labor The Great Job Resignation
The COVID-19 pandemic set off nearly unprecedented churn in the U.S. labor market. Widespread job losses in the early months of the pandemic gave way to tight labor markets in 2021, driven in part by what’s come to be known as the Great Resignation. The nation’s “quit rate” reached a 20-year high last November.
A new Pew Research Center survey finds that low pay, a lack of opportunities for advancement and feeling disrespected at work are the top reasons why Americans quit their jobs last year. The survey also finds that those who quit and are now employed elsewhere are more likely than not to say their current job has better pay, more opportunities for advancement and more work-life balance and flexibility.
Majorities of workers who quit a job in 2021 say low pay (63%), no opportunities for advancement (63%) and feeling disrespected at work (57%) were reasons why they quit, according to the Feb. 7-13 survey. At least a third say each of these were major reasons why they left.
Roughly half say child care issues were a reason they quit a job (48% among those with a child younger than 18 in the household). A similar share point to a lack of flexibility to choose when they put in their hours (45%) or not having good benefits such as health insurance and paid time off (43%). Roughly a quarter say each of these was a major reason.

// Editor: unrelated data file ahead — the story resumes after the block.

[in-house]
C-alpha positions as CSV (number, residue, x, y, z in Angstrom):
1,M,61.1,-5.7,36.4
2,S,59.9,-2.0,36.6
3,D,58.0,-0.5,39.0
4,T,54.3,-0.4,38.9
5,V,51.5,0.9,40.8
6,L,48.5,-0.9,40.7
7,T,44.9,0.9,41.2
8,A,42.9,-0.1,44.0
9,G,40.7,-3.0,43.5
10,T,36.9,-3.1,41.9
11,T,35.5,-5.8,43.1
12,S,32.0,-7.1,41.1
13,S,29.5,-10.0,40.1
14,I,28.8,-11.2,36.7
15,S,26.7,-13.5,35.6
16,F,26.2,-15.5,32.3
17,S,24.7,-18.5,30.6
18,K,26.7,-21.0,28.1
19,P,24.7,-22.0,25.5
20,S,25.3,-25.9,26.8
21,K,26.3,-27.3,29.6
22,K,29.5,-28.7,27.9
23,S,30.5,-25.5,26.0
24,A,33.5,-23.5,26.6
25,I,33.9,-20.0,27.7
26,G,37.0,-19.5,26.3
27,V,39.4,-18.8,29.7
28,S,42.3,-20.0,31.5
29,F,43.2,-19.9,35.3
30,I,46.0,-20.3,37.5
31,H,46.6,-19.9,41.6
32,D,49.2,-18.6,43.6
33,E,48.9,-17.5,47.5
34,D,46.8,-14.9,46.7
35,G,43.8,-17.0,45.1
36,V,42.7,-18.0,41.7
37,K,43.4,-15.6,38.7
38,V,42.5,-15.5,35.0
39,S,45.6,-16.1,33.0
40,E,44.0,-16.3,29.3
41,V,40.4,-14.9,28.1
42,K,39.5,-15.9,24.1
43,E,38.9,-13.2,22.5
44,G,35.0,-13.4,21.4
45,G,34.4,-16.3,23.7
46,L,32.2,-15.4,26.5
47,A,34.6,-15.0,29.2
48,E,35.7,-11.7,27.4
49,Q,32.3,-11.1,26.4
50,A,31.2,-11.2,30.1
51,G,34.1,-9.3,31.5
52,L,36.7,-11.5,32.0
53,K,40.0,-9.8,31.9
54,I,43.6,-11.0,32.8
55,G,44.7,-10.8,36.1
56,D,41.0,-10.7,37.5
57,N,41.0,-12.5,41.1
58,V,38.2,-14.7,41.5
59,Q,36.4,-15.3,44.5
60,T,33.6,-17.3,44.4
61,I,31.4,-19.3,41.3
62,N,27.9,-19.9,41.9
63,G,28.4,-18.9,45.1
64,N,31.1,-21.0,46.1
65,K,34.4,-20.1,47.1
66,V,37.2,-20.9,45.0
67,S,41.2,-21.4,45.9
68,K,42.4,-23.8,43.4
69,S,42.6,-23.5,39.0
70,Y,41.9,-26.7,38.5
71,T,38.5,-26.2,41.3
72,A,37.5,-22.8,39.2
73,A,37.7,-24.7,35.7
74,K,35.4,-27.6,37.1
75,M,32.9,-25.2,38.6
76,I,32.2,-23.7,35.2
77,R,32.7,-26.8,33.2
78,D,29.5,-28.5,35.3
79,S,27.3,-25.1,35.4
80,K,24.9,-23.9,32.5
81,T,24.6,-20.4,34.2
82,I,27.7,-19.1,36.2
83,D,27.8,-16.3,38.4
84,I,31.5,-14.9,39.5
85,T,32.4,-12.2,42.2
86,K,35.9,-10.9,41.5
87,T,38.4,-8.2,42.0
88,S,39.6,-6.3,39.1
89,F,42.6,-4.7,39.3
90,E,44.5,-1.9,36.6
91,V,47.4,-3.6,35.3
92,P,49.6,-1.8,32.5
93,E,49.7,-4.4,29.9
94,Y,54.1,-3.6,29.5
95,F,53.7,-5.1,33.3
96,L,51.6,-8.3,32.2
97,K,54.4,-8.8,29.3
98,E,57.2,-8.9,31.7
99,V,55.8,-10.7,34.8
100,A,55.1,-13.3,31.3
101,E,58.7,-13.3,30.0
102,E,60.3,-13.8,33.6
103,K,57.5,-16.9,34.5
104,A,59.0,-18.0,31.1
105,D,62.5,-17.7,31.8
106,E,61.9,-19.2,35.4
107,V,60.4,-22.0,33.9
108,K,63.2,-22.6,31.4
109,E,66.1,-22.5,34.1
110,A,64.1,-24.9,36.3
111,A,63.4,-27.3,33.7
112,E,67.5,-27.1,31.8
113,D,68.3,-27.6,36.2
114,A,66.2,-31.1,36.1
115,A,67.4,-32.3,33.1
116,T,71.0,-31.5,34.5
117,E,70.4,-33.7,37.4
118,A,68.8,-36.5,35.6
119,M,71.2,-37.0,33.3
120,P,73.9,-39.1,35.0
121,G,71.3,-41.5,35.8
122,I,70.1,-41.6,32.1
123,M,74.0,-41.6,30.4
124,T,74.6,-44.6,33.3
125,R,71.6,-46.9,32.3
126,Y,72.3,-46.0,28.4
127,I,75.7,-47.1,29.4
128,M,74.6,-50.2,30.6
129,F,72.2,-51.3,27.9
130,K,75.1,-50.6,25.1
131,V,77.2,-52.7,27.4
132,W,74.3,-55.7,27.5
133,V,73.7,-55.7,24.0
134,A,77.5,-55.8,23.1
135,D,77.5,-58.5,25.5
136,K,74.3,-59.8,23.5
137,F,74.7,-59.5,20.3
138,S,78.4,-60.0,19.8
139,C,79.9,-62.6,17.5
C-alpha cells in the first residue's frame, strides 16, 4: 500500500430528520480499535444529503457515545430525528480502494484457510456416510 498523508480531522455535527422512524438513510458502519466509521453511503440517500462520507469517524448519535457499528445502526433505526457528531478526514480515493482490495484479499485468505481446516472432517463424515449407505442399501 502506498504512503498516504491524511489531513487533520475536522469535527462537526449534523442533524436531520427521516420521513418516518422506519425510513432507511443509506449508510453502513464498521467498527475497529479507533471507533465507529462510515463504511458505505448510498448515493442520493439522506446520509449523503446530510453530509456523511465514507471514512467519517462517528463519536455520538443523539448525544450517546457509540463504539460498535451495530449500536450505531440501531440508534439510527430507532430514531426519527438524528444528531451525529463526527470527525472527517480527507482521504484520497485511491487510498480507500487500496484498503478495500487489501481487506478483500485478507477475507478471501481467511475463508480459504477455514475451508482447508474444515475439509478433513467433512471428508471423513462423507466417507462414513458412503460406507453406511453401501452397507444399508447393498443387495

About four-in-ten adults who quit a job last year (39%) say a reason was that they were working too many hours, while three-in-ten cite working too few hours. About a third (35%) cite wanting to relocate to a different area, while relatively few (18%) cite their employer requiring a COVID-19 vaccine as a reason.
When asked separately whether their reasons for quitting a job were related to the coronavirus outbreak, 31% say they were. Those without a four-year college degree (34%) are more likely than those with a bachelor’s degree or more education (21%) to say the pandemic played a role in their decision.
For the most part, men and women offer similar reasons for having quit a job in the past year. But there are significant differences by educational attainment.